Our children have an incomprehensible access to technological tools and information at their fingertips, and they are leaving many of us behind, stumbling around in their dust when it comes to learning how to use these tools. Many students can get around the school filter in the blink of the eye, but with all of their techno-savvy, they are still immature when it comes to navigating on the Internet. No matter how careful we are, parents and teachers aren’t always present every time a child gets on the Web, so we have to teach our children why it’s important to be their own best filters. We can’t imagine our children walking into a porn shop or a strip club off the street, or even hanging out with a child molester, and yet the Internet has created virtual doors to all kinds of dangers for our children.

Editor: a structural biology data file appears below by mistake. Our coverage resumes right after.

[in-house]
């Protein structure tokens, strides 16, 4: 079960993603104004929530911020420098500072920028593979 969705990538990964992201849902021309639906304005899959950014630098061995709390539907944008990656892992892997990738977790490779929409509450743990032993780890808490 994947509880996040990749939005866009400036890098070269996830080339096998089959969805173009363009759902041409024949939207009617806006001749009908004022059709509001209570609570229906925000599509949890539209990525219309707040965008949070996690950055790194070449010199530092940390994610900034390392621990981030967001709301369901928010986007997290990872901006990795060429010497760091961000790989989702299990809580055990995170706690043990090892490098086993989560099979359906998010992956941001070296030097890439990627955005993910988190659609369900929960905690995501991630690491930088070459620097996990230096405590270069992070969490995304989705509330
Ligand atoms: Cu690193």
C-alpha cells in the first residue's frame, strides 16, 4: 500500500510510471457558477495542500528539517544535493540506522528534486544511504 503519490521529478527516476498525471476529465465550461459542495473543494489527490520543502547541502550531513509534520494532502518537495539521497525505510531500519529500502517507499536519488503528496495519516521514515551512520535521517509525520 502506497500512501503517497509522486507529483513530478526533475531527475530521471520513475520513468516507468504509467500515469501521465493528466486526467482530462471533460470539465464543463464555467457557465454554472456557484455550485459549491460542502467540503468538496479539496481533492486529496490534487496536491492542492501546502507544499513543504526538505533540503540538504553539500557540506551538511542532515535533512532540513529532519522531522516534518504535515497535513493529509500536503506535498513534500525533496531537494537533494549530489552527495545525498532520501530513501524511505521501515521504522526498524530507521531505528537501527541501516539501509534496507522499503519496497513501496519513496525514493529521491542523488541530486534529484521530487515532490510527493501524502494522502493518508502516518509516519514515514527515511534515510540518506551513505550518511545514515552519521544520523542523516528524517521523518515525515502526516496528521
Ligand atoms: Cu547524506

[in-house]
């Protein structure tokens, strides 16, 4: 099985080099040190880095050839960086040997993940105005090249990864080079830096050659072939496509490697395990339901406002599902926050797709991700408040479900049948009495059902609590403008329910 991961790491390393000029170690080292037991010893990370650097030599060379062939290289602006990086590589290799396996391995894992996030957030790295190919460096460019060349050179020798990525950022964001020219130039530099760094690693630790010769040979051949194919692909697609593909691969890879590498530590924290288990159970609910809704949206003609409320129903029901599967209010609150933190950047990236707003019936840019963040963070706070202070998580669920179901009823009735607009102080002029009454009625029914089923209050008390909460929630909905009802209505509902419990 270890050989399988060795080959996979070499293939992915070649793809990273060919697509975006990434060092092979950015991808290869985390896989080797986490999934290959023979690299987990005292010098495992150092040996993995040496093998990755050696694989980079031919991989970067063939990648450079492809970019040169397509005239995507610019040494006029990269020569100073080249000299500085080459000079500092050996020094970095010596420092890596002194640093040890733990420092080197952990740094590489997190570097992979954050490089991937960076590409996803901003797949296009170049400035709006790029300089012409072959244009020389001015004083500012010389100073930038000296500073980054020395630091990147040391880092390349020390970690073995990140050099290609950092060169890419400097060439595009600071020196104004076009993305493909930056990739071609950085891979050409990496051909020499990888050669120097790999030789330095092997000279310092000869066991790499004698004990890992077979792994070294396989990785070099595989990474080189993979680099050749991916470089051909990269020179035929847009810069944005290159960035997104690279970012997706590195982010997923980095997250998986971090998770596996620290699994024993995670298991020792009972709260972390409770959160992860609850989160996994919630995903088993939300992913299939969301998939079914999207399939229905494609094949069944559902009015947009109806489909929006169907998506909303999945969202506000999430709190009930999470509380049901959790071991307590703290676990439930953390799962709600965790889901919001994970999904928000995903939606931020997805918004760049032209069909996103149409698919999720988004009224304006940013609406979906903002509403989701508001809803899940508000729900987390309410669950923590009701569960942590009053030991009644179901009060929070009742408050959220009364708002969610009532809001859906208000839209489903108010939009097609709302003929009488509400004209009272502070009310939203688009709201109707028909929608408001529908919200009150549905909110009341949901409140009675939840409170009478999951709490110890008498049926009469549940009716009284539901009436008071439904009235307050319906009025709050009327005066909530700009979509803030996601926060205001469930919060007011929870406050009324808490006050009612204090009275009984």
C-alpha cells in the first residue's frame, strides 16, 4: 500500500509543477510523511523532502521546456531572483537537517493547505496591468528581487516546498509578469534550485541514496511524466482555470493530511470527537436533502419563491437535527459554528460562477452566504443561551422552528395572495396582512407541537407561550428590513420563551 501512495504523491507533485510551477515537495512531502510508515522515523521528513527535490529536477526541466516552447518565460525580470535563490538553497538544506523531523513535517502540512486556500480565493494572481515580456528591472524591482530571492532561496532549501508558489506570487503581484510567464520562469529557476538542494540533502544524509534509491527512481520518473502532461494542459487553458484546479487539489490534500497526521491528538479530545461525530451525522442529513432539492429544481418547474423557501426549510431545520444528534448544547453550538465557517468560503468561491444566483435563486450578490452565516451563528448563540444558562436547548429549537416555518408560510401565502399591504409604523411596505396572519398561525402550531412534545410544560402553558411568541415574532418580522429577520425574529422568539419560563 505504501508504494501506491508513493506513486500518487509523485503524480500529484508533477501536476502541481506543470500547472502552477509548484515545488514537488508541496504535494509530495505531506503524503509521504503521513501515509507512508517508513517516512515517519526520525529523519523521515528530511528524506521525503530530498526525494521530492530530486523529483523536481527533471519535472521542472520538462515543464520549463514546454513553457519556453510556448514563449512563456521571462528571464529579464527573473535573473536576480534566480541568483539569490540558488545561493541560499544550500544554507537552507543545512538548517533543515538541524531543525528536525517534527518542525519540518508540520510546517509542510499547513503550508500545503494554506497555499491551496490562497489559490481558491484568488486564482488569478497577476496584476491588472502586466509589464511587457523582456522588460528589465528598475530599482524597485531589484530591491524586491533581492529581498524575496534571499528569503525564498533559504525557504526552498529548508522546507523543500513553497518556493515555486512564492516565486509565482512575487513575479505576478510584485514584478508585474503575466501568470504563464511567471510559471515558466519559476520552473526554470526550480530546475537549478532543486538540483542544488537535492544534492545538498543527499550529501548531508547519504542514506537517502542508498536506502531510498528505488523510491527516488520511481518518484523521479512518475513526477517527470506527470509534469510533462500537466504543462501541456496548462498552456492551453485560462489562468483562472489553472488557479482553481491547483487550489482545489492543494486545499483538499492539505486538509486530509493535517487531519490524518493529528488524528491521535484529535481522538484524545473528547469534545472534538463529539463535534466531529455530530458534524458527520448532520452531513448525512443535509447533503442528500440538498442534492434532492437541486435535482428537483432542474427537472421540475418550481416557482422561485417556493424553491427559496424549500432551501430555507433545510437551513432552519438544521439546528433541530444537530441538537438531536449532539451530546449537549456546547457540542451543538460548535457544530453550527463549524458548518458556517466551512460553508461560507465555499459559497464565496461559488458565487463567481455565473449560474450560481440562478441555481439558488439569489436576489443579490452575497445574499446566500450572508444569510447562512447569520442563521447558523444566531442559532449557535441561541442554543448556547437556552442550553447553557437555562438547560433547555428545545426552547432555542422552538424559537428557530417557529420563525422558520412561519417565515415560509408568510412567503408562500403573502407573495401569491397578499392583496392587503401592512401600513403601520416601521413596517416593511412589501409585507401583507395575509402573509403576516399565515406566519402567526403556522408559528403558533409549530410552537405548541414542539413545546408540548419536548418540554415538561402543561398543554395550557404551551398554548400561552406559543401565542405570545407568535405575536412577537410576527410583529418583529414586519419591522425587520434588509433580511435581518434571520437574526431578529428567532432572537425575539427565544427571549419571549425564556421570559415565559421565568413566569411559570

Often parents assume the school is teaching their children everything they need to know about life and Internet safety, and educators assume parents are training their children in all those areas of life knowledge that aren't covered in textbooks and courses. But in reality, too many children are missing a number of life lessons or common sense when it comes to the Internet, and they end up exposing themselves to harmful information or dangerous people cruising the Web for naïve young people.
I first created these little mini-posters of Shelf Mouse sharing nuggets of wisdom to place discreetly in the book shelves throughout the library for students to discover and read on their own. But I want teachers to be able to display them in their classrooms, too, so I have also included larger posters in the set that can be displayed and viewed anywhere in the room. This particular set of quotes on “The Internet” includes 2 pages of eight mini-posters with different messages, and 8 pages of individual larger posters of the same quotes I created during my years of learning and teaching Internet safety.
I am so excited to share these with you. Our kids are worth making every effort to teach them to navigate wisely through the virtual world of the Internet at their fingertips.
Donna Van Cleve